At Their Best.
People with INFP preferences have an inner core of values that guides their interactions and decisions. They want to be involved in work that contributes to their own growth and inner development and to that of others - to have a purpose beyond their pay-cheque. INFPs make a priority of living in congruence with their values.
Characteristics of INFPs.
INFPs primarily use their Feeling preference internally where they make decisions based on valuing self-understanding, individuality and growth. Moral commitment to what they believe in is crucial to INFPs.
They are likely to be:
- sensitive, concerned and caring;
- loyal to people or a cause.
INFPs enjoy reading, discussing and reflecting on possibilities for positive change in the future. They are quick to see connections and meanings.
INFPs are likely to:
- be curious and creative;
- have long-range vision.
INFPs are fascinated by opportunities to explore the complexities of human personality - their own and others'. They tend to work in bursts of energy and are capable of great concentration and output when fully engaged in a project. They are generally faithful in fulfilling obligations related to people, work, or ideas to which they are committed, but can have difficulty performing routine work with little meaning for them.
How Others May See Them.
INFPs find structures and rules confining and prefer to work autonomously. They are adaptable and flexible until something violates their inner values. Then they stop adapting. The resulting expression of value judgments can come out with an intensity that is surprising to others. INFPs tend to be reserved, being selective about sharing their most deeply held values and feelings. They value relationships based on depth, authenticity, genuine understanding, and mutual growth. INFPs prize most those who take time to understand their values and goals.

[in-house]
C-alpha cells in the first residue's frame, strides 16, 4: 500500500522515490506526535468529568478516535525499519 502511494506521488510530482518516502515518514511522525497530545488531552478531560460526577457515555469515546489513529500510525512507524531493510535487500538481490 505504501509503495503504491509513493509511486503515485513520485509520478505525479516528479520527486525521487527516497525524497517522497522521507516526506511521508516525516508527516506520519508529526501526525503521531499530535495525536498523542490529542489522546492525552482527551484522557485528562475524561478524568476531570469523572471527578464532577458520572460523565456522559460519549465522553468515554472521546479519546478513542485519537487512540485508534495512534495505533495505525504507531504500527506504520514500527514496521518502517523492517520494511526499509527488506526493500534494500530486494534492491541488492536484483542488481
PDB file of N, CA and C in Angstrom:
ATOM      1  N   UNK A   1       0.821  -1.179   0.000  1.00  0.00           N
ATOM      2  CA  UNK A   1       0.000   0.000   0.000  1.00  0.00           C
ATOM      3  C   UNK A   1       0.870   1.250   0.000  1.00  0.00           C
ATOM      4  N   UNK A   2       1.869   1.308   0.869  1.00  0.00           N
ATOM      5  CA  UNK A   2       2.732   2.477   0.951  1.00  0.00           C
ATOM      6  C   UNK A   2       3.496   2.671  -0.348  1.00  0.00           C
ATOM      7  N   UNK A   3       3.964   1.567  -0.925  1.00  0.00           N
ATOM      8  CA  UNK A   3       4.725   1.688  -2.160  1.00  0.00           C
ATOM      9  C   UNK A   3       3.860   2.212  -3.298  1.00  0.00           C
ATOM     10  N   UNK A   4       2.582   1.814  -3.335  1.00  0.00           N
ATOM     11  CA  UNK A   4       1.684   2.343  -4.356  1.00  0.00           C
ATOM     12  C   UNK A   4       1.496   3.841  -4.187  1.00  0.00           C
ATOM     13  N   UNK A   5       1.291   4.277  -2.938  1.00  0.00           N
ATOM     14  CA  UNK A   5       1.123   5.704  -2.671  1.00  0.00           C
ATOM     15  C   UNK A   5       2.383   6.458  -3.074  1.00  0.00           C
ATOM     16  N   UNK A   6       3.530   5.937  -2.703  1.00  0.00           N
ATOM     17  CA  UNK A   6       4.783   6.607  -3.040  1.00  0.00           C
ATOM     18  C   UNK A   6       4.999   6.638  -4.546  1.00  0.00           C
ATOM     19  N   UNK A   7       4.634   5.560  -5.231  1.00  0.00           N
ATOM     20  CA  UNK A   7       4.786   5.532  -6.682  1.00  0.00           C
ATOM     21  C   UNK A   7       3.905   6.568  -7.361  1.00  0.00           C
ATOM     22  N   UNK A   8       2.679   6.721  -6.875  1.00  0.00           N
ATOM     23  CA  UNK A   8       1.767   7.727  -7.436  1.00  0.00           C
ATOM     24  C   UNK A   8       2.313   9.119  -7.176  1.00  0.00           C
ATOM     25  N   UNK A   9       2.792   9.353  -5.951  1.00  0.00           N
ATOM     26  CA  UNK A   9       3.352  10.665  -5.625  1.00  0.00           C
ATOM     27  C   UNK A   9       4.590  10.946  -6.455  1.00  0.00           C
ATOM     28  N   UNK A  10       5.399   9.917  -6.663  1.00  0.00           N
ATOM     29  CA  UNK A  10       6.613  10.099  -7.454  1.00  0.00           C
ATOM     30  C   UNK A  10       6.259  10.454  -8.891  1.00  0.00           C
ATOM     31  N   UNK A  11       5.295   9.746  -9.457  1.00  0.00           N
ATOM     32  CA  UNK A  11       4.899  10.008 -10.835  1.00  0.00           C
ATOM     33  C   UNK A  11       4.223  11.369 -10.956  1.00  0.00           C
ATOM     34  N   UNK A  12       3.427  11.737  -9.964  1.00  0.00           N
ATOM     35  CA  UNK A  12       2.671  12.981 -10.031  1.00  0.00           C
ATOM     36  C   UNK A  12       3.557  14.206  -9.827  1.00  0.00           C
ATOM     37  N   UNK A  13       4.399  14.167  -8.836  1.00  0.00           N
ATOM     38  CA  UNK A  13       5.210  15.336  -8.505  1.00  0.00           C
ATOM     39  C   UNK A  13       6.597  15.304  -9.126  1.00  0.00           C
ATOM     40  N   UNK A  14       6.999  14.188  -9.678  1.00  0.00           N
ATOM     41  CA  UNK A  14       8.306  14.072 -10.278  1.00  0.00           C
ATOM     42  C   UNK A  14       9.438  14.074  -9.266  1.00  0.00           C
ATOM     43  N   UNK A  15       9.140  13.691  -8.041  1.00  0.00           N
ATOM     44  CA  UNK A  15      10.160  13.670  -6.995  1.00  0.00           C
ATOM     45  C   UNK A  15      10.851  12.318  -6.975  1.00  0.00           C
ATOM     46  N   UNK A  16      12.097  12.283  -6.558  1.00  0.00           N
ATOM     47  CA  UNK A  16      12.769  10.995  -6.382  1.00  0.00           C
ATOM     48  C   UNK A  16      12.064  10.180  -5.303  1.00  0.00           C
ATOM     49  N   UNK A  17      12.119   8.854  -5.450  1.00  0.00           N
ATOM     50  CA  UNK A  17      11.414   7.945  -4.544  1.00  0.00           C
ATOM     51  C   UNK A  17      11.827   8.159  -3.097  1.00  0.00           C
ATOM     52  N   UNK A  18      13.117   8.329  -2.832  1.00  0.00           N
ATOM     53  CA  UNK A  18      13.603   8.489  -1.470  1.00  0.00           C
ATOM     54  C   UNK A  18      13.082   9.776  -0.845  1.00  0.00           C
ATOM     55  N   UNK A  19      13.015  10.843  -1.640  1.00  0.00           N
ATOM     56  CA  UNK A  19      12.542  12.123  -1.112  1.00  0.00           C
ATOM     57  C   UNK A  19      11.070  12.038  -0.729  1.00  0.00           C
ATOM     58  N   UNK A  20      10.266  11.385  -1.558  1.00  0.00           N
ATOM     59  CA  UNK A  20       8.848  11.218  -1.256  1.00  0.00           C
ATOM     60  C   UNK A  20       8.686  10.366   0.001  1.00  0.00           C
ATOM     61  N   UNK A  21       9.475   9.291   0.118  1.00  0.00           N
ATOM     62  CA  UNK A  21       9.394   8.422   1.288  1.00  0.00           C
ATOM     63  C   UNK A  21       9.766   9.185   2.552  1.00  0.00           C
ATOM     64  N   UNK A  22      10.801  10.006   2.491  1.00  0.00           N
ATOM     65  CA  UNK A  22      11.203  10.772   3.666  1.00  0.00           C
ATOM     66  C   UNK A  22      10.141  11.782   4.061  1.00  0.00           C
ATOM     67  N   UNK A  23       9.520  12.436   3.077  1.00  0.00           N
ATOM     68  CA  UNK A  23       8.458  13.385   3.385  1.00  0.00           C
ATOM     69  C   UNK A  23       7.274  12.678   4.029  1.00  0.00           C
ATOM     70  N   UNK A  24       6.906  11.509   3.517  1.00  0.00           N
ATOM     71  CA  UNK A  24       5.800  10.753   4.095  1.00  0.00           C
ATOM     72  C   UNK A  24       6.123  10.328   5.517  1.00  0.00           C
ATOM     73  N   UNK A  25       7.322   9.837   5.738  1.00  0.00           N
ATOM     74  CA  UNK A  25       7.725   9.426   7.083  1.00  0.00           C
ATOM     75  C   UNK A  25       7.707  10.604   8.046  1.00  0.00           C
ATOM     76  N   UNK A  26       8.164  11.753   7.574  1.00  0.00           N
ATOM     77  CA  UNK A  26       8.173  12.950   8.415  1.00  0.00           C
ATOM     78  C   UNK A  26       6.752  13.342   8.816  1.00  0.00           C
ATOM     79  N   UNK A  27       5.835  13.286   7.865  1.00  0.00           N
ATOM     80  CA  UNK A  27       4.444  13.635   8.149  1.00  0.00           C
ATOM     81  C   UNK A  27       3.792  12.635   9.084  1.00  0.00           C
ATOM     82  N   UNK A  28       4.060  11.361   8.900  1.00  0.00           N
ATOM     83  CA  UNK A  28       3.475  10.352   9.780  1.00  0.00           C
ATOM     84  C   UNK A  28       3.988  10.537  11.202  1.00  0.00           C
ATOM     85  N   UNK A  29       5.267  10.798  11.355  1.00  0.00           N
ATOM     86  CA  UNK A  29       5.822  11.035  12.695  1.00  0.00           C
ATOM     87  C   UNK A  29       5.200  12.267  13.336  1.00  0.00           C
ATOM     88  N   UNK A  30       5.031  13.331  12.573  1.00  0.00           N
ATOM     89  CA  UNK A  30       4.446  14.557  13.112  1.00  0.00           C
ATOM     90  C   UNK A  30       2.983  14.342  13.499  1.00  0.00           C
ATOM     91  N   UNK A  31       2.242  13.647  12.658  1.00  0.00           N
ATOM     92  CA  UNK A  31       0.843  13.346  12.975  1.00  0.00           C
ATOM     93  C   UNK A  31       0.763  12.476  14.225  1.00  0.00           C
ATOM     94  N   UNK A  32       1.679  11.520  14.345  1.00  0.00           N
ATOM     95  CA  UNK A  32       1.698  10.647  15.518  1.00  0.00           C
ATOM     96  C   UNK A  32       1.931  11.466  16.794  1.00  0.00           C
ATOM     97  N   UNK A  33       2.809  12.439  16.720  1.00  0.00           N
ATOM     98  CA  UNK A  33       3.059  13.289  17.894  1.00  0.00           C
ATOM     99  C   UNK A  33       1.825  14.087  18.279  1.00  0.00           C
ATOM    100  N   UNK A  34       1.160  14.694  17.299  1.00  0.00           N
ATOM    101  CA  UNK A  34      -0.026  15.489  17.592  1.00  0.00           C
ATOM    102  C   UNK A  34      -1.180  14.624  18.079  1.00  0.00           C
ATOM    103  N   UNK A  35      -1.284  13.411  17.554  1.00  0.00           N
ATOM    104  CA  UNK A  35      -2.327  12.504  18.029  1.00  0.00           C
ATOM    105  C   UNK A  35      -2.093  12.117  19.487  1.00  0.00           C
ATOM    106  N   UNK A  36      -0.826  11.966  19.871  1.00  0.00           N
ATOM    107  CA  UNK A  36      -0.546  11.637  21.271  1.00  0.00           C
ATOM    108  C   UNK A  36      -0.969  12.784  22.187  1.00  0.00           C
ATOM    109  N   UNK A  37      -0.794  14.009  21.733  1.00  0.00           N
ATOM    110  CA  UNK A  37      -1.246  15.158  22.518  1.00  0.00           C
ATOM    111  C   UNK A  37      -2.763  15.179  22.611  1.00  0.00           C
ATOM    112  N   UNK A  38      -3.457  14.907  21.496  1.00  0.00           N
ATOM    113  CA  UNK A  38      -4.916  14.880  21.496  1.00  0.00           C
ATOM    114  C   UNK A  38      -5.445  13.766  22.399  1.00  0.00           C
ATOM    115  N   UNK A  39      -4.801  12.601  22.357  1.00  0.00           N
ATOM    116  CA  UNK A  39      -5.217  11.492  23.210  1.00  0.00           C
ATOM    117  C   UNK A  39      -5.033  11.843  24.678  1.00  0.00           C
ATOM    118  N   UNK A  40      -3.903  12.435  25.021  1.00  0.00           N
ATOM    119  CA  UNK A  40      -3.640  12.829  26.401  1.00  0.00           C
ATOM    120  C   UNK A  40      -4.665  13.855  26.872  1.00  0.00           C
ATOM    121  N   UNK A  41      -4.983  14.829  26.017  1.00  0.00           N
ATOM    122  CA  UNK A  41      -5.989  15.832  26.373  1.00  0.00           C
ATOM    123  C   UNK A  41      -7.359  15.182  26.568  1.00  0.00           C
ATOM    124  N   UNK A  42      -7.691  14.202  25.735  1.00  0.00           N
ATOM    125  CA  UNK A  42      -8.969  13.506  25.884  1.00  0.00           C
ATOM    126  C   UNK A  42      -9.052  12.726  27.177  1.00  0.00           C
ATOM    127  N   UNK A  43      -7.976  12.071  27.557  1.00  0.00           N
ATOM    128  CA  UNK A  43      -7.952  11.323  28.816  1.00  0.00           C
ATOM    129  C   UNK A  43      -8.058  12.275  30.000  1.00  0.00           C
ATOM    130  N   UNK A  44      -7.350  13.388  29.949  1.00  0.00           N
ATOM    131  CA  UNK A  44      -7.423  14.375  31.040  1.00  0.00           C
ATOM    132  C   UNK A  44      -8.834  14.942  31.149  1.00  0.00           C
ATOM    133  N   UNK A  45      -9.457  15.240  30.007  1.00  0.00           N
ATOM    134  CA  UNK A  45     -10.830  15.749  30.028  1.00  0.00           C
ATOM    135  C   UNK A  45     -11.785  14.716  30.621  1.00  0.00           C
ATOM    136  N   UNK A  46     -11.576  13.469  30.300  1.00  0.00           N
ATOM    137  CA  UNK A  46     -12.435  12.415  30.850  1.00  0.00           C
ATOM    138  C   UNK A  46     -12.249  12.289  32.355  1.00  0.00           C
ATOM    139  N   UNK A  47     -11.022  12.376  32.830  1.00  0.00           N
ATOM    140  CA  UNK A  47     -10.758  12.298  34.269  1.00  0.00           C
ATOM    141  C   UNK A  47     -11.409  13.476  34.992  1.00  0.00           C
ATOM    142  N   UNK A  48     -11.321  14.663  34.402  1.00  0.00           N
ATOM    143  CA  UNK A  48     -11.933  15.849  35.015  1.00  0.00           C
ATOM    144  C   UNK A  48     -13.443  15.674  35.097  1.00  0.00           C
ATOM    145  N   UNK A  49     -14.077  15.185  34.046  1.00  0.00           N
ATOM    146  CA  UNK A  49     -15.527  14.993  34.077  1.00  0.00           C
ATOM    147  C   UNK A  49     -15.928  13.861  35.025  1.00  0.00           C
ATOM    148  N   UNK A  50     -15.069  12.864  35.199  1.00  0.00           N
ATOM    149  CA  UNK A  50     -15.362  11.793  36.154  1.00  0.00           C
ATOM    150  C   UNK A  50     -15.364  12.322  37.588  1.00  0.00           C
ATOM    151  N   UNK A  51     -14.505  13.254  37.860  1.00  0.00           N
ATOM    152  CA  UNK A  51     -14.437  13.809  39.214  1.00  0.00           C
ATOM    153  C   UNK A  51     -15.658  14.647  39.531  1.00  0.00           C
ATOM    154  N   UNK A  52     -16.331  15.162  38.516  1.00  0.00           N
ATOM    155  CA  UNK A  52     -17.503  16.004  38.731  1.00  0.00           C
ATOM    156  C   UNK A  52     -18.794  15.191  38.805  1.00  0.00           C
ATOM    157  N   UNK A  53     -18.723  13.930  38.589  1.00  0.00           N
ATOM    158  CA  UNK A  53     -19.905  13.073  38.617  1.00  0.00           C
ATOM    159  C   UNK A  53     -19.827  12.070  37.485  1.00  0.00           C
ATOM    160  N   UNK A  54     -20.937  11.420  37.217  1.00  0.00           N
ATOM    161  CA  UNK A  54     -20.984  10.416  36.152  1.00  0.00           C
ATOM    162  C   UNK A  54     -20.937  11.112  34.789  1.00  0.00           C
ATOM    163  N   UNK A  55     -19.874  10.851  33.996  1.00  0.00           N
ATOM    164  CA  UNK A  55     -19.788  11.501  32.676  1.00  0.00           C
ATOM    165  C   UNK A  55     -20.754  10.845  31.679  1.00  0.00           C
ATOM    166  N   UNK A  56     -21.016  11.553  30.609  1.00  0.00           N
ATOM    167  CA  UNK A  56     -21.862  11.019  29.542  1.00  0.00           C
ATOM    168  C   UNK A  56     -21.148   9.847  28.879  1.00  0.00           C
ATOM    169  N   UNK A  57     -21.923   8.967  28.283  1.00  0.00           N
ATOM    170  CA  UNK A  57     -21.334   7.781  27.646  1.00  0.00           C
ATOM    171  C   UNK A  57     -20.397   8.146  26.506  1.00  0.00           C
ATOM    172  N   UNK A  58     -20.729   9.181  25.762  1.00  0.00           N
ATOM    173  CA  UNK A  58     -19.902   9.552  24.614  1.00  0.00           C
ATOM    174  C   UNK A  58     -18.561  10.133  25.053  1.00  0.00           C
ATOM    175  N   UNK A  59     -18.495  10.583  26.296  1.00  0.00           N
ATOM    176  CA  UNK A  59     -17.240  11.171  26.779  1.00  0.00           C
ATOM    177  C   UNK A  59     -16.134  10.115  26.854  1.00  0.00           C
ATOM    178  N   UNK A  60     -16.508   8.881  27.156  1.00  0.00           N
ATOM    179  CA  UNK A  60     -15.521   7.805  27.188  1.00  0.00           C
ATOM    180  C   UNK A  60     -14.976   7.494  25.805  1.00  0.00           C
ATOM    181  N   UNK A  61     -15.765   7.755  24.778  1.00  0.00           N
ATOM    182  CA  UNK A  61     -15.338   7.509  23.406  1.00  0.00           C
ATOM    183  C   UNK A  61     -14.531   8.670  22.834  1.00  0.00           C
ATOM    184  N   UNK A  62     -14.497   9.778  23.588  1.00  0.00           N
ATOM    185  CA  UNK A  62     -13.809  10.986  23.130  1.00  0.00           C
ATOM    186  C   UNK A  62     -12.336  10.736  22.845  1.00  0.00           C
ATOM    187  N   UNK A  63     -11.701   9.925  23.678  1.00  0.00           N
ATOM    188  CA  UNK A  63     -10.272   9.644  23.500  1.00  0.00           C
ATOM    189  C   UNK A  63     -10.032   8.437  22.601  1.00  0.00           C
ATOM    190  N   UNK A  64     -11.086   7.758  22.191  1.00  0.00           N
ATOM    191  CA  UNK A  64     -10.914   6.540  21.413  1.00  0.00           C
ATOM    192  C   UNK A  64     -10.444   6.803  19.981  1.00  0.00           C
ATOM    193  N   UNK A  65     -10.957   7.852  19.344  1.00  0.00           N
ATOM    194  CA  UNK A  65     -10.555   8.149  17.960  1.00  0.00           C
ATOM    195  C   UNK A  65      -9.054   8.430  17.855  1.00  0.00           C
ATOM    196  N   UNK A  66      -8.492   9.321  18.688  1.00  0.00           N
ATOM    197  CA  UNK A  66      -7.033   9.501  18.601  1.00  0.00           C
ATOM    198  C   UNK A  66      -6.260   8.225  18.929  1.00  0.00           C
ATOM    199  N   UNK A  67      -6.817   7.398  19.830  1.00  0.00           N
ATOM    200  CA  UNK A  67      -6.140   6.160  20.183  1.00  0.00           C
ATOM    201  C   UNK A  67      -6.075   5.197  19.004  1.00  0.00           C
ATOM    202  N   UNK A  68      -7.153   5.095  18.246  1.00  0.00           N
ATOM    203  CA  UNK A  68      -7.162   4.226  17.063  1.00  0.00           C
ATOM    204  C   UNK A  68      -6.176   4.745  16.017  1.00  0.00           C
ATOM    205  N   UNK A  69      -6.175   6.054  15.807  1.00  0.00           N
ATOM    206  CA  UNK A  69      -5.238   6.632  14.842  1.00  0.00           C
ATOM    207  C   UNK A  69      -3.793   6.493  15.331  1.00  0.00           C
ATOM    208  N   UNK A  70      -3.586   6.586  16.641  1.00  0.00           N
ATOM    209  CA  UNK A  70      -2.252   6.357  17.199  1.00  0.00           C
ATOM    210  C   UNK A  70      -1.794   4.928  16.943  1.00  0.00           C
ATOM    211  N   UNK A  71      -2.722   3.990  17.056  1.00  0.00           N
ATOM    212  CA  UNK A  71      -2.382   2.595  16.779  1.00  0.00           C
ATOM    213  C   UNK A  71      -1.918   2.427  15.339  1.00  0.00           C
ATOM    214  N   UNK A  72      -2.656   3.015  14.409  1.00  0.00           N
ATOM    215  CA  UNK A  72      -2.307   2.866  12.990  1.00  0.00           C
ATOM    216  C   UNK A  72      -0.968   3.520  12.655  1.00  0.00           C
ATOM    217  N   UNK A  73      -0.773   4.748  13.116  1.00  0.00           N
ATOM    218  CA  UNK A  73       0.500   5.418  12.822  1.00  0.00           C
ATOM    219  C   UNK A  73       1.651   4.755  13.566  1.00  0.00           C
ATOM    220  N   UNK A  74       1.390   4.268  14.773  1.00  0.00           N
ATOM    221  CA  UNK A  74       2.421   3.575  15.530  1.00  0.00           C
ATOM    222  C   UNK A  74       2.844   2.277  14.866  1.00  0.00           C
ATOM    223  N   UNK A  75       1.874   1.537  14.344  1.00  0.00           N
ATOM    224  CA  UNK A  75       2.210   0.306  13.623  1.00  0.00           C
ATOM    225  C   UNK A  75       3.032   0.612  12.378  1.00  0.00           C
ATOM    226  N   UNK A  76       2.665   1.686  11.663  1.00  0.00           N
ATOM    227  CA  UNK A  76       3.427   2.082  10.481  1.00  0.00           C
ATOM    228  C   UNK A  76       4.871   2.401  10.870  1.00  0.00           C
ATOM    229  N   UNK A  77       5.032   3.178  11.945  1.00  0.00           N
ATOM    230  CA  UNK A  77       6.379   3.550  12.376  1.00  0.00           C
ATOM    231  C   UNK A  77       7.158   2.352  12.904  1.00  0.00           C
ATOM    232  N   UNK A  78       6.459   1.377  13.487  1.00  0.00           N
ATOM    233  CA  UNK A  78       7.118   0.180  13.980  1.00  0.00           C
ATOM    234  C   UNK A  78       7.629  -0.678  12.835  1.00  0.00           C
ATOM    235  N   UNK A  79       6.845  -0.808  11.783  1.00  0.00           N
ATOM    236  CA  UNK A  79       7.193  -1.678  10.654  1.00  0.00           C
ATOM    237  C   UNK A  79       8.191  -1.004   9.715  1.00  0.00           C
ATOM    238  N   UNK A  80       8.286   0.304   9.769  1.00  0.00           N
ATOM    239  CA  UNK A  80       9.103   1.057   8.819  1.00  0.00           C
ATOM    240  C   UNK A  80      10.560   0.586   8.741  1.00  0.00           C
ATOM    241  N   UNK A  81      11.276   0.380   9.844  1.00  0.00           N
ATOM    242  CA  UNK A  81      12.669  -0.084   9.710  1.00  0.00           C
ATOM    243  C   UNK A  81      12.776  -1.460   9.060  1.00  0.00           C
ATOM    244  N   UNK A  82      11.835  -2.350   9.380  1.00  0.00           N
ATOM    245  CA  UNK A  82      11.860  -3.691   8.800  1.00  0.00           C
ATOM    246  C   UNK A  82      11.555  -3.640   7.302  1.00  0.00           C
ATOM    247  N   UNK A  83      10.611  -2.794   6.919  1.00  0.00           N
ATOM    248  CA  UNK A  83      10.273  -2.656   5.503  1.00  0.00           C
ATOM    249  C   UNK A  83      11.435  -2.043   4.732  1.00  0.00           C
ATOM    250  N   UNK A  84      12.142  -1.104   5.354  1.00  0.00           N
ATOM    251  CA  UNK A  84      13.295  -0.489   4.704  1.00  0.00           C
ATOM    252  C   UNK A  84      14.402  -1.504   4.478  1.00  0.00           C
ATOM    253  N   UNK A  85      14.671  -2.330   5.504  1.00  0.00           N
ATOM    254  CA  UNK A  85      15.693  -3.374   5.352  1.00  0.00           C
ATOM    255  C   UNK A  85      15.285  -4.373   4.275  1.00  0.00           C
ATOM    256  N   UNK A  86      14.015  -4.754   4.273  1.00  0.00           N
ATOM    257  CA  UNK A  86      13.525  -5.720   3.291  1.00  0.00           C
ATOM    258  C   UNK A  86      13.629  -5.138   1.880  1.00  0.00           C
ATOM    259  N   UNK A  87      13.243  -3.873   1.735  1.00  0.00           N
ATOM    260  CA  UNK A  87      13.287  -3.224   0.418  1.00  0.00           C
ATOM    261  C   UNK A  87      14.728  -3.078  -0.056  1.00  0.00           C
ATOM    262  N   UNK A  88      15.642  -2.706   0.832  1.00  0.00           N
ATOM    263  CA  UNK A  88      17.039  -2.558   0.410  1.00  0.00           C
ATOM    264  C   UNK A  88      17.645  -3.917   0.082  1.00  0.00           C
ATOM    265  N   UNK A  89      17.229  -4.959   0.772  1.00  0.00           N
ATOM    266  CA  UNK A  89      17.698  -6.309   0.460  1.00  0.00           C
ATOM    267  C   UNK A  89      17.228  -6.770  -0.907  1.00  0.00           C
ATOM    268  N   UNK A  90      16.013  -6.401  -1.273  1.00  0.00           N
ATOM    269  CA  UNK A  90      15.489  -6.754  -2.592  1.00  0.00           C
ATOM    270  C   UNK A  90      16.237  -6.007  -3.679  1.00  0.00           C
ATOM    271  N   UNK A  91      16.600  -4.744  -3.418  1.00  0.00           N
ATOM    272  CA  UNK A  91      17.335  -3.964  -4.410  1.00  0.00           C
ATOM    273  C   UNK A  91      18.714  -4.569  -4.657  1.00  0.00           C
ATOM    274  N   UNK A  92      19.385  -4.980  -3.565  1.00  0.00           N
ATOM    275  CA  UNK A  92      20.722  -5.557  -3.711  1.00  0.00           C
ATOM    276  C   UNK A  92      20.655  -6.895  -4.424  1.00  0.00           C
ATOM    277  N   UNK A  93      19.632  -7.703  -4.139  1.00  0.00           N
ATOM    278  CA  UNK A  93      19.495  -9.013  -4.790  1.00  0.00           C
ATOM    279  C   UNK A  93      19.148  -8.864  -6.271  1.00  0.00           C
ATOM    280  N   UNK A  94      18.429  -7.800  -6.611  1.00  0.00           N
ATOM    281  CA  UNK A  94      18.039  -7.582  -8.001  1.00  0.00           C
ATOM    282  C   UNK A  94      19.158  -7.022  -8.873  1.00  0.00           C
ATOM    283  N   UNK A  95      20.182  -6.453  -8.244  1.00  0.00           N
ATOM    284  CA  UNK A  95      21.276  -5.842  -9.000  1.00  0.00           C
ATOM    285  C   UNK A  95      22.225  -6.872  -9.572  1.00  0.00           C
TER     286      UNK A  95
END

Others see INFPs as:
- sensitive, introspective and complex;
- original and individual.
Potential Areas For Growth.
Sometimes Personal circumstances have not supported INFPs in the development and expression of their Intuitive and Feeling preferences.
- If they've not developed their Intuition, INFPs may not have reliable ways of taking in information and will then fail to notice the realities. Then they make decisions based solely on personal values and find it difficult to translate their values into action.
- If they've not developed their Feeling, they may not take time to go through the inner valuing process by which they make their best decisions, instead going from one exciting possibility to another, achieving little.
If INFPs do not find a place where they can use their gifts and be appreciated for their contributions, they usually feel frustrated and may:
- have uncharacteristic difficulty expressing themselves verbally;
- withdraw from people and situations; and
- not give enough information to others, especially about important values.
It is natural for INFPs to give less attention to their non-preferred Thinking and Sensing parts.
If they neglect these too much, however, they may:
- become easily discouraged about the contrast between their ideals and accomplishments;
- reject logical reasoning even in situations that require it, asserting the supremacy of their internal viewpoint; and
- be impractical, have difficulty estimating the resources required to reach a desired goal.
Under great stress, INFPs may begin seriously doubting their own competence and that of others, becoming overly critical and judgmental.